Because an amino acid can be encoded by as many as six codons, there are many different ways to encode any particular protein. Biases exist in the way codons are used. One well- known bias is the codon bias, which is simply that some codons are used more than others. Less well-known is that there is also a "codon pair bias", such that some codons "prefer" to be adjacent to certain other codons. This codon pair bias is completely separate and independent from the codon bias. Recently, we have found that when viruses are re-coded to have a bad codon pair bias, the viruses are attenuated, in extreme cases to inviability. It appears that attenuation of a virus via a bad codon pair bias can be used to make a live, attenuated vaccine. However, while the procedure works, nothing whatever is known about the mechanim by which codon pair bias causes attenuation, and this lack of knowledge is slowing the work with viral vaccines. In this proposal, we will investigate, for the first time, the mechanism of attenuation by bad codon pair bias. This will be done in yeast, where we have recently shown there are strong codon pair bias effects. We will confirm the effects of codon pair bias in yeast using two codon pair de-optimized synthetic yeast genes, dHIS3 and dLYS2. We will test the idea that bad codon pair bias slows translation using polysome profiling and ribosome density mapping. We will test the idea that bad codon pair bias causes inaccurate translation and protein degradation by turning off proteasomal degradation, and also using other methods. We have already selected yeast mutants that are apparently less sensitive than wild-type to codon pair bias, and we will characterize these mutants and identify the mutant genes. Finally we will do a high- throughput study of (initially) 22,000 different encodings of HIS3 to correlate particular encodings with the strength of gene function. Our long term goal is to understand the mechanism of attenuation by bad codon pair bias to facilitate the development of live, attenuated viral vaccines, and also to facilitate the tuning of gene expression.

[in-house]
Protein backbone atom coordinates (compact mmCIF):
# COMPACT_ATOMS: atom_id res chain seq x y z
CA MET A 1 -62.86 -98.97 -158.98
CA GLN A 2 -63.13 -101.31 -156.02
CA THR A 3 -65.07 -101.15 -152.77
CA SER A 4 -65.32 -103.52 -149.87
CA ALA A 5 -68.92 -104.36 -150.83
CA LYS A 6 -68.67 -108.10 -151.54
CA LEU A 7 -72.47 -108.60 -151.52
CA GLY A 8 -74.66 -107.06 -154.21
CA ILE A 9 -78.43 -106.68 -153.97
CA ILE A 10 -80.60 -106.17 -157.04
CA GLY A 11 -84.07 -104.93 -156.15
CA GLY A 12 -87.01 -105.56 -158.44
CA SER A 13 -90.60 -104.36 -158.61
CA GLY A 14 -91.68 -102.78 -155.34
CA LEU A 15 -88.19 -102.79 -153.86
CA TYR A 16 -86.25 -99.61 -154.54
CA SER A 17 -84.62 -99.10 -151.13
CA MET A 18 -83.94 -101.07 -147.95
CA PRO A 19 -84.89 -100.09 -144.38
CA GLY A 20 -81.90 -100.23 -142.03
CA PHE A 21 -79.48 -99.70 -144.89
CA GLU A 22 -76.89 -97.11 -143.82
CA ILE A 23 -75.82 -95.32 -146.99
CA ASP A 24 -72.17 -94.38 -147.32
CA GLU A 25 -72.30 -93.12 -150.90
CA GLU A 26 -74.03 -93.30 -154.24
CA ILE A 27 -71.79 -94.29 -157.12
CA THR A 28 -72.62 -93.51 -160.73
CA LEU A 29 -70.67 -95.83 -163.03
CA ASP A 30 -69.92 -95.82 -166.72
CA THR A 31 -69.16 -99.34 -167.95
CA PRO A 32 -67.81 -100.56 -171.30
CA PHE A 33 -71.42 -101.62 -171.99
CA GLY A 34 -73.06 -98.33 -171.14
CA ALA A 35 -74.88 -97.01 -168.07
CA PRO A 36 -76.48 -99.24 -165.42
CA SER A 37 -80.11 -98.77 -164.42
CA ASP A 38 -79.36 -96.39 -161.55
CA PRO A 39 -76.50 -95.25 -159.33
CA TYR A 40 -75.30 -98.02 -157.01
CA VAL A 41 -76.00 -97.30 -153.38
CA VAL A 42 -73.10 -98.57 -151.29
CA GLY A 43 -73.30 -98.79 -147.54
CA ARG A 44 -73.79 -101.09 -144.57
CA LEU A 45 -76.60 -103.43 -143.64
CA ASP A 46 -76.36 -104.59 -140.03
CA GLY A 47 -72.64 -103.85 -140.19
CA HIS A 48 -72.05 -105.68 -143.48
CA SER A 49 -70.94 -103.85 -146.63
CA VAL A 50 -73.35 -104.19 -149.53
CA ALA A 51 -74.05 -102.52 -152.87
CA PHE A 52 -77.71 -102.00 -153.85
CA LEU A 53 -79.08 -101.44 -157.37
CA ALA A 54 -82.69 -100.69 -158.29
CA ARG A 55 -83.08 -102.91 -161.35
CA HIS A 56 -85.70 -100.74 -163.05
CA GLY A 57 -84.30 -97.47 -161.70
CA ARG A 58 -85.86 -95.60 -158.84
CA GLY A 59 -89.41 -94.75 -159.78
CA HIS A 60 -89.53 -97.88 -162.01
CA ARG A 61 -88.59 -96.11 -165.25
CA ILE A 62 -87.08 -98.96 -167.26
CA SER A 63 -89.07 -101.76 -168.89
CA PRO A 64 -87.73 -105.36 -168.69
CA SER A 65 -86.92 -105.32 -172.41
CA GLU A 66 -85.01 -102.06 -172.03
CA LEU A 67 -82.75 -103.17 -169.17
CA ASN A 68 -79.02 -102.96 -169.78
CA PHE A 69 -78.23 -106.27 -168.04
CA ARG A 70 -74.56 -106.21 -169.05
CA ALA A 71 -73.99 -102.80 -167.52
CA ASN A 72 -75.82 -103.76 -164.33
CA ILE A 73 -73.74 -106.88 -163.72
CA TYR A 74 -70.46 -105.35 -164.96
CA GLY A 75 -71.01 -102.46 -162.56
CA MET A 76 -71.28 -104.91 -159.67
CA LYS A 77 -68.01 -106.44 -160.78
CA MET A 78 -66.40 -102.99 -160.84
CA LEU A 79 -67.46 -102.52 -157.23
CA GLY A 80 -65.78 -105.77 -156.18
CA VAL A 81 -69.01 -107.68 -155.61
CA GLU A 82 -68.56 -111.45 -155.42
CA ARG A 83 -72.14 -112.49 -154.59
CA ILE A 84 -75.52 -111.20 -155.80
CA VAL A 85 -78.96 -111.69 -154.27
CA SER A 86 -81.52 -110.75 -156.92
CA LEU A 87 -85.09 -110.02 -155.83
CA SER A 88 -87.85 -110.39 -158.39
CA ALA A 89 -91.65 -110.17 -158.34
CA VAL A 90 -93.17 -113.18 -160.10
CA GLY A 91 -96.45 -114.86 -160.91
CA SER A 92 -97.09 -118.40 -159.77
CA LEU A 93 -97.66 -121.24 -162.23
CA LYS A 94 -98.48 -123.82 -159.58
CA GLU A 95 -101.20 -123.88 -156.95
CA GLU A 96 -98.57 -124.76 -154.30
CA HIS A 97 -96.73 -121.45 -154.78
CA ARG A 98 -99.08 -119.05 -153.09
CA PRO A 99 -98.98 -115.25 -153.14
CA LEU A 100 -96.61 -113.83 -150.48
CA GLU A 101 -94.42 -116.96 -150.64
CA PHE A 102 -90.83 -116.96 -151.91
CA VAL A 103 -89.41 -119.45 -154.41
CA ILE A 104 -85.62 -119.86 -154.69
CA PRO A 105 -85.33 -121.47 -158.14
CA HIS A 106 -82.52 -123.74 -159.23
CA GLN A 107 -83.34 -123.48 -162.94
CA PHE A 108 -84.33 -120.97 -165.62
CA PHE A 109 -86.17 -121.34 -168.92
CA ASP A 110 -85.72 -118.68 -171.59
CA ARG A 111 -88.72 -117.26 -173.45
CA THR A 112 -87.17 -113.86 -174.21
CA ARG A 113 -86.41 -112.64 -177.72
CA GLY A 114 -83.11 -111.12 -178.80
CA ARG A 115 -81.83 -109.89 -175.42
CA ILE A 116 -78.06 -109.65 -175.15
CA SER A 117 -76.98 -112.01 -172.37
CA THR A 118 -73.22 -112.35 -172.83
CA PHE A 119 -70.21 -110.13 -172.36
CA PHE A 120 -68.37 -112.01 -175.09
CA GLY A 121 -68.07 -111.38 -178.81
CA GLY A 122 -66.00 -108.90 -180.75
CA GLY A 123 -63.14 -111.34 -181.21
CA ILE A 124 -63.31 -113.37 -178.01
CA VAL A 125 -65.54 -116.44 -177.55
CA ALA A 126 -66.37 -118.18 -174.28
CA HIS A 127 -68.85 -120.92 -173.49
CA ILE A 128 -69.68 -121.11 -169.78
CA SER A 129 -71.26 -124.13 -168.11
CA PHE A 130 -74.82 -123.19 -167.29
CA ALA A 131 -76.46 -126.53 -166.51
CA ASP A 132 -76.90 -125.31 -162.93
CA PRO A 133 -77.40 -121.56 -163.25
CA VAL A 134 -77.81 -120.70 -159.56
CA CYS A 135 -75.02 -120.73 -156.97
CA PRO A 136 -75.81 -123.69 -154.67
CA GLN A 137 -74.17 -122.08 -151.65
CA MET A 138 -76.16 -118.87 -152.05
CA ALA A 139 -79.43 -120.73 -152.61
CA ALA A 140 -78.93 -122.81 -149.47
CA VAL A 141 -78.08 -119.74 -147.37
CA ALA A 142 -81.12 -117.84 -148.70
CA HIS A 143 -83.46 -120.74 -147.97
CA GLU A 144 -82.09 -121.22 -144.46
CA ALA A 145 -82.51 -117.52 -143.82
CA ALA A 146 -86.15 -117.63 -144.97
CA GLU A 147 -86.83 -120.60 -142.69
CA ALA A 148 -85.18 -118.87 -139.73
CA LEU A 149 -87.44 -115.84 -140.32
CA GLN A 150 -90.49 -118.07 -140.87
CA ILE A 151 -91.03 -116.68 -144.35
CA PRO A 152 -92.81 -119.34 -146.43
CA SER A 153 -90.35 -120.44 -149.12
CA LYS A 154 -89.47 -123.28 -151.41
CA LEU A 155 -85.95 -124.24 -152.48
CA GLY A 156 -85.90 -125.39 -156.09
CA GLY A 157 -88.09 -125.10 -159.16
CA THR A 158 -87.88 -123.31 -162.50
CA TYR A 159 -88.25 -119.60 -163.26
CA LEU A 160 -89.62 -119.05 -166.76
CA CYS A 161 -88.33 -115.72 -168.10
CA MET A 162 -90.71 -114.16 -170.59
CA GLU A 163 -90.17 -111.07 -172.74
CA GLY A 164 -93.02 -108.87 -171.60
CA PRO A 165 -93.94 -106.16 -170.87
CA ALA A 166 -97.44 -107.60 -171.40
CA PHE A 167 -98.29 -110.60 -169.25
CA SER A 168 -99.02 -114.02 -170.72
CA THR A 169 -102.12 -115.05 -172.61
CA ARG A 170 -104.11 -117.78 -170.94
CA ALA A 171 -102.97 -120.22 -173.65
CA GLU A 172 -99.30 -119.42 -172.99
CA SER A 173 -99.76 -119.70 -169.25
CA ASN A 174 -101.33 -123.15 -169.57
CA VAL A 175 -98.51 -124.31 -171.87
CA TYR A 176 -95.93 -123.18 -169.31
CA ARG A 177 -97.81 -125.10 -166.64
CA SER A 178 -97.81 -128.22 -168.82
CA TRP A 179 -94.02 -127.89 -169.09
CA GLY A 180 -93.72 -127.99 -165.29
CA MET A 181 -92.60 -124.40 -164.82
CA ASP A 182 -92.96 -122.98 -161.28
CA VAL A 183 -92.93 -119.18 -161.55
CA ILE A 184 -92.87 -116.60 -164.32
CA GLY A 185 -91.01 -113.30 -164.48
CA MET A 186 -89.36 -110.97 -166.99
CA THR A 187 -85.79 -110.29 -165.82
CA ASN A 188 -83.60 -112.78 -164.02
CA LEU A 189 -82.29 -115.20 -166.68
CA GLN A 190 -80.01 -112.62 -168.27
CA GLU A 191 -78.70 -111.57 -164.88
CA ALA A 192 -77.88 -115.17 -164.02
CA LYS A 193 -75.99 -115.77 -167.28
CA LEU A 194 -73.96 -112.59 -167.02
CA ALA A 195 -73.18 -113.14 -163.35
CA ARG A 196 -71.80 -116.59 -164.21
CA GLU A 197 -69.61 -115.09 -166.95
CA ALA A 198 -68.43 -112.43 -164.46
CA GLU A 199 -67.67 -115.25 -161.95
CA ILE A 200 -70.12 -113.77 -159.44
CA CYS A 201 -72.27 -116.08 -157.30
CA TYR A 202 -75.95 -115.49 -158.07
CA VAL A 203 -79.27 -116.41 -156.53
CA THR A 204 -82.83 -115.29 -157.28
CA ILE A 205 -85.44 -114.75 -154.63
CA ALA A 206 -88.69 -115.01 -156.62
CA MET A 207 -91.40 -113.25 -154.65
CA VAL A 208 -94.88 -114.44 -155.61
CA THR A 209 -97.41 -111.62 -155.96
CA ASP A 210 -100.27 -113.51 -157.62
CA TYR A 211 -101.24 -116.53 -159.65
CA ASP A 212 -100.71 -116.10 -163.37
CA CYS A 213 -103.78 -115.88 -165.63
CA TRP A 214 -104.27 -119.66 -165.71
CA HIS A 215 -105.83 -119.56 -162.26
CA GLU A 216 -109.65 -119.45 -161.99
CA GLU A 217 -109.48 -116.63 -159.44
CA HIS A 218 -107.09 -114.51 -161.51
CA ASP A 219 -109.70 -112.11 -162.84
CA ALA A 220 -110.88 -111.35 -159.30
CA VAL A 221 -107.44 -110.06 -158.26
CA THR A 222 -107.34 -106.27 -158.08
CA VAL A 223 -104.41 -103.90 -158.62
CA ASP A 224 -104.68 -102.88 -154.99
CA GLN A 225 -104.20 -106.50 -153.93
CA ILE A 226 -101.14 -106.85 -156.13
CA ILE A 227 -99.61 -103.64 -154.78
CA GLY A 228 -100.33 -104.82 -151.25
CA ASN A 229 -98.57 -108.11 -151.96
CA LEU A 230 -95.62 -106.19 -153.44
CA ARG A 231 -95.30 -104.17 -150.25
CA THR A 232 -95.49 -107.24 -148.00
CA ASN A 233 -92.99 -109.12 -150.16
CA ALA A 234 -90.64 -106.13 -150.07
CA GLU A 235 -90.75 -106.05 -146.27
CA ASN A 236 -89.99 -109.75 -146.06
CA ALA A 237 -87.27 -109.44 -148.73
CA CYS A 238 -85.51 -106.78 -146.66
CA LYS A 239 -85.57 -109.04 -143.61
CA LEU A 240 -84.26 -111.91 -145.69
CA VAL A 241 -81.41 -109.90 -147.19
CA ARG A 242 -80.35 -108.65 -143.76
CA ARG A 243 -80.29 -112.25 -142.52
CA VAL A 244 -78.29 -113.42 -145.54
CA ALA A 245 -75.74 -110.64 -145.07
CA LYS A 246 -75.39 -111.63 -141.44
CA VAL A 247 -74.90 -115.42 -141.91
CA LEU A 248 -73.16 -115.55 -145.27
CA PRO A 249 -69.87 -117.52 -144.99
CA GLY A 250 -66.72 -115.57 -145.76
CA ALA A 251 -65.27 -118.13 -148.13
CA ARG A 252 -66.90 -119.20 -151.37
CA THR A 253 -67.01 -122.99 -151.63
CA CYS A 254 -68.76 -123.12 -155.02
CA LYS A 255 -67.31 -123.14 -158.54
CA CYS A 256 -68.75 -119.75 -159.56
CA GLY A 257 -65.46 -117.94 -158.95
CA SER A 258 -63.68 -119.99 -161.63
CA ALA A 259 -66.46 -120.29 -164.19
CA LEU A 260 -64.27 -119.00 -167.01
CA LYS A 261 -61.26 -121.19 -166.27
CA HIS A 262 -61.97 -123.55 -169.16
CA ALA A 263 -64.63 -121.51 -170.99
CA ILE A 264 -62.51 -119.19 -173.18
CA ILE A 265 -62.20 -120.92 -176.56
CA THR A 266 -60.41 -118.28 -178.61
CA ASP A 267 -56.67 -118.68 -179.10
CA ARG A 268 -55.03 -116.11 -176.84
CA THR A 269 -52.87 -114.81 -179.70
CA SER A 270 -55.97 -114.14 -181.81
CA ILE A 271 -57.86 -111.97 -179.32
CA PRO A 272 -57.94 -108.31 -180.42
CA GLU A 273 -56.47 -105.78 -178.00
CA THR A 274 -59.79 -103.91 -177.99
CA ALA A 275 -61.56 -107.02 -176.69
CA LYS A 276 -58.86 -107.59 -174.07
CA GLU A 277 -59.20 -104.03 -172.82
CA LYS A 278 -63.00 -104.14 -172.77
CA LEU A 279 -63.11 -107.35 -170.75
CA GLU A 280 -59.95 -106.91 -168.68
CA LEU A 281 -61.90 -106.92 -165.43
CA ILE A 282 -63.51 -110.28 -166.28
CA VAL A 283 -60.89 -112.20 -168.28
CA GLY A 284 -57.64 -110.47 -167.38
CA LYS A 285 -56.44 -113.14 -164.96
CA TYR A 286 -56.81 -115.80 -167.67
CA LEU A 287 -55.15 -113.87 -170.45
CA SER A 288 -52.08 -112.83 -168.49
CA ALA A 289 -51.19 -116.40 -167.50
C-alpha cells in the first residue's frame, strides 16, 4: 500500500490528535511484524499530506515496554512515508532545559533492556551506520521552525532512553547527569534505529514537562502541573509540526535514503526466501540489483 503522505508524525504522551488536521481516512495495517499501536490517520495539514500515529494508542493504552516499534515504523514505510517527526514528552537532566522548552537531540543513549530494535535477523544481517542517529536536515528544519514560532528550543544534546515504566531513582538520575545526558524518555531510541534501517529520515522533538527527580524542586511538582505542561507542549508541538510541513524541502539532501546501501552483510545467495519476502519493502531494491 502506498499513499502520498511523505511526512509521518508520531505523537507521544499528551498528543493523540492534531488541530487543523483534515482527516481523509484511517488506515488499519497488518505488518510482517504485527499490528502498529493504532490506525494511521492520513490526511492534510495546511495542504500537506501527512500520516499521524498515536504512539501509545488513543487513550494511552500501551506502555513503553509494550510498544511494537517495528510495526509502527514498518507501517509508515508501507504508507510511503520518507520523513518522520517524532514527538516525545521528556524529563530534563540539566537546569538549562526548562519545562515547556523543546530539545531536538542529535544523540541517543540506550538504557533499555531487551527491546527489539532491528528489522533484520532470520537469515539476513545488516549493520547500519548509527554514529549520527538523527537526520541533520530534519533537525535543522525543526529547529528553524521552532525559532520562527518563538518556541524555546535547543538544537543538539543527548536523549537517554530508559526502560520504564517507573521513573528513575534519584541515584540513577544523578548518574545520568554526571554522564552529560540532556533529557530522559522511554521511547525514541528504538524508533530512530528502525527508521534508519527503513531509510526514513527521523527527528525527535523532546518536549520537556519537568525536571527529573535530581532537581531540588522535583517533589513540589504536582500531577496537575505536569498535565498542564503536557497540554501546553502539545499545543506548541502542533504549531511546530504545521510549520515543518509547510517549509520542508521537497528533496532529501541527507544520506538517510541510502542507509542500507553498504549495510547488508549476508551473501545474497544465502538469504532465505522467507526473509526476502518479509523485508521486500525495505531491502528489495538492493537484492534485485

Public Health Relevance

One way to make an anti-viral vaccine is to mutate the virus to weaken it, then use this weakened virus as a vaccine (e.g., FluMist, a live Flu vaccine). However there are many difficulties in doing this. Recently we have found a new method, codon pair de-optimization, for this purpose. Although the method works, we do not know why it works. Here, we will study the mechanism of attenuation by codon pair de-optimization.

Agency
National Institute of Health (NIH)
Institute
National Institute of General Medical Sciences (NIGMS)
Type
Research Project (R01)
Project #
5R01GM098400-03
Application #
8460843
Study Section
Nuclear and Cytoplasmic Structure/Function and Dynamics Study Section (NCSD)
Program Officer
Bender, Michael T
Project Start
2011-08-01
Project End
2015-04-30
Budget Start
2013-05-01
Budget End
2014-04-30
Support Year
3
Fiscal Year
2013
Total Cost
$255,572
Indirect Cost
$90,557
Name
State University New York Stony Brook
Department
Genetics
Type
Schools of Medicine
DUNS #
804878247
City
Stony Brook
State
NY
Country
United States
Zip Code
11794
Gardin, Justin; Yeasmin, Rukhsana; Yurovsky, Alisa et al. (2014) Measurement of average decoding rates of the 61 sense codons in vivo. Elife 3:
Yang, Chen; Skiena, Steven; Futcher, Bruce et al. (2013) Deliberate reduction of hemagglutinin and neuraminidase expression of influenza virus leads to an ultraprotective live vaccine in mice. Proc Natl Acad Sci U S A 110:9481-6